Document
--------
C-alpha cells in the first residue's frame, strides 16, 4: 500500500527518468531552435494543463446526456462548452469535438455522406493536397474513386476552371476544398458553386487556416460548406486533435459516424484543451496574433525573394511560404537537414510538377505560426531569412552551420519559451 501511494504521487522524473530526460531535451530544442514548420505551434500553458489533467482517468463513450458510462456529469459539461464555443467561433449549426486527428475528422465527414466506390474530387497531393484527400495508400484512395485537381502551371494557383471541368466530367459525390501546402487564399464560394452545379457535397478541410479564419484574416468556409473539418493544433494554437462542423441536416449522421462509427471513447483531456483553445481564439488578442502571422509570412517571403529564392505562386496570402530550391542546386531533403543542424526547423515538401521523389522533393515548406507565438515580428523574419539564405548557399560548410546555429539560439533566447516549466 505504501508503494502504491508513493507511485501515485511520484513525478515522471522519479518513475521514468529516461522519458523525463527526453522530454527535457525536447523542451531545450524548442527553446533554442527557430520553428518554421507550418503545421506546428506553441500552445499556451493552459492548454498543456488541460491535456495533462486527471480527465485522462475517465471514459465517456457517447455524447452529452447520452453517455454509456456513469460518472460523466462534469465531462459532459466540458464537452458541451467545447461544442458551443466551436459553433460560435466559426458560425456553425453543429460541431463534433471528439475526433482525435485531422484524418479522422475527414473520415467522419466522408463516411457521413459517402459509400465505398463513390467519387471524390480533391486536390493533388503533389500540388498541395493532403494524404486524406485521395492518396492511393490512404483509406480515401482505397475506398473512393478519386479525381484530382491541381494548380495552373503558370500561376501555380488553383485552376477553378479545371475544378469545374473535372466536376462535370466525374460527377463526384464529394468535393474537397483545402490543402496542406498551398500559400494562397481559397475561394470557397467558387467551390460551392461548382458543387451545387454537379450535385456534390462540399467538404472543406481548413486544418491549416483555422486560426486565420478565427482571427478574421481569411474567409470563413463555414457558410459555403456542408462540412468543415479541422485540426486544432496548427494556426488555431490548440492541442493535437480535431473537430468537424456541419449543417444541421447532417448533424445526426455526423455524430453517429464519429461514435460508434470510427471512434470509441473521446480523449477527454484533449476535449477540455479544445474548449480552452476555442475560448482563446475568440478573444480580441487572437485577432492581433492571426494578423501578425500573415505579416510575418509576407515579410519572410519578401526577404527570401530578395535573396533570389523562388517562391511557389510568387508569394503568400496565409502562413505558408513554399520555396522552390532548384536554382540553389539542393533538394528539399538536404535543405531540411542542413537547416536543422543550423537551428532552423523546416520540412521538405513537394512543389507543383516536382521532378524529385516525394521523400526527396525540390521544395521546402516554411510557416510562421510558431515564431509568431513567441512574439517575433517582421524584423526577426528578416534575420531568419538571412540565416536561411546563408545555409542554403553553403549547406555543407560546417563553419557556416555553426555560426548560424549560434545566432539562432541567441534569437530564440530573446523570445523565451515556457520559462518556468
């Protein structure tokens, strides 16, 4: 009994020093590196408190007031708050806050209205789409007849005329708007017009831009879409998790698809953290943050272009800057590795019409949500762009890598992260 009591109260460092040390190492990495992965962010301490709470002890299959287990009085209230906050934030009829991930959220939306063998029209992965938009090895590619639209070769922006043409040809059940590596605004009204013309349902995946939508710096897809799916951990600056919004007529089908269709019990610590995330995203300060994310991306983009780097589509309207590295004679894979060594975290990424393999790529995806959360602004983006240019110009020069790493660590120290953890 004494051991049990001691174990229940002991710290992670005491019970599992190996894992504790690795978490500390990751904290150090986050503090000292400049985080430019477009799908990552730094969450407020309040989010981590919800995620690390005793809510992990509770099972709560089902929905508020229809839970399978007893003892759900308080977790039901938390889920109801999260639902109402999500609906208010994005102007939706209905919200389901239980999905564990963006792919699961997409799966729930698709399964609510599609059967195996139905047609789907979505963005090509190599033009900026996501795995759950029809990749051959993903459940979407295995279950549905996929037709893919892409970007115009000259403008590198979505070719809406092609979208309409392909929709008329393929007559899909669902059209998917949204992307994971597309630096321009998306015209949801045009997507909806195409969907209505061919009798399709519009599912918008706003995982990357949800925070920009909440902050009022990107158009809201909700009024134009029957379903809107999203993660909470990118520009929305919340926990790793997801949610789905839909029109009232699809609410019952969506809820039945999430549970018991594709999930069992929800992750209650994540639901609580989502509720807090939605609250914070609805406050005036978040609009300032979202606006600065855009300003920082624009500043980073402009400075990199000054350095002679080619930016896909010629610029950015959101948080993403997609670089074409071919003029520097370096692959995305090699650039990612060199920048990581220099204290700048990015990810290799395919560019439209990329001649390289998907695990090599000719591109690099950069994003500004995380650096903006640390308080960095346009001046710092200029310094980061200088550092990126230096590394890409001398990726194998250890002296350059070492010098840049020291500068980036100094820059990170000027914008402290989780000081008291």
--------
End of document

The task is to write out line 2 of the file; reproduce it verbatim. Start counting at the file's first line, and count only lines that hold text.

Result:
């Protein structure tokens, strides 16, 4: 009994020093590196408190007031708050806050209205789409007849005329708007017009831009879409998790698809953290943050272009800057590795019409949500762009890598992260 009591109260460092040390190492990495992965962010301490709470002890299959287990009085209230906050934030009829991930959220939306063998029209992965938009090895590619639209070769922006043409040809059940590596605004009204013309349902995946939508710096897809799916951990600056919004007529089908269709019990610590995330995203300060994310991306983009780097589509309207590295004679894979060594975290990424393999790529995806959360602004983006240019110009020069790493660590120290953890 004494051991049990001691174990229940002991710290992670005491019970599992190996894992504790690795978490500390990751904290150090986050503090000292400049985080430019477009799908990552730094969450407020309040989010981590919800995620690390005793809510992990509770099972709560089902929905508020229809839970399978007893003892759900308080977790039901938390889920109801999260639902109402999500609906208010994005102007939706209905919200389901239980999905564990963006792919699961997409799966729930698709399964609510599609059967195996139905047609789907979505963005090509190599033009900026996501795995759950029809990749051959993903459940979407295995279950549905996929037709893919892409970007115009000259403008590198979505070719809406092609979208309409392909929709008329393929007559899909669902059209998917949204992307994971597309630096321009998306015209949801045009997507909806195409969907209505061919009798399709519009599912918008706003995982990357949800925070920009909440902050009022990107158009809201909700009024134009029957379903809107999203993660909470990118520009929305919340926990790793997801949610789905839909029109009232699809609410019952969506809820039945999430549970018991594709999930069992929800992750209650994540639901609580989502509720807090939605609250914070609805406050005036978040609009300032979202606006600065855009300003920082624009500043980073402009400075990199000054350095002679080619930016896909010629610029950015959101948080993403997609670089074409071919003029520097370096692959995305090699650039990612060199920048990581220099204290700048990015990810290799395919560019439209990329001649390289998907695990090599000719591109690099950069994003500004995380650096903006640390308080960095346009001046710092200029310094980061200088550092990126230096590394890409001398990726194998250890002296350059070492010098840049020291500068980036100094820059990170000027914008402290989780000081008291």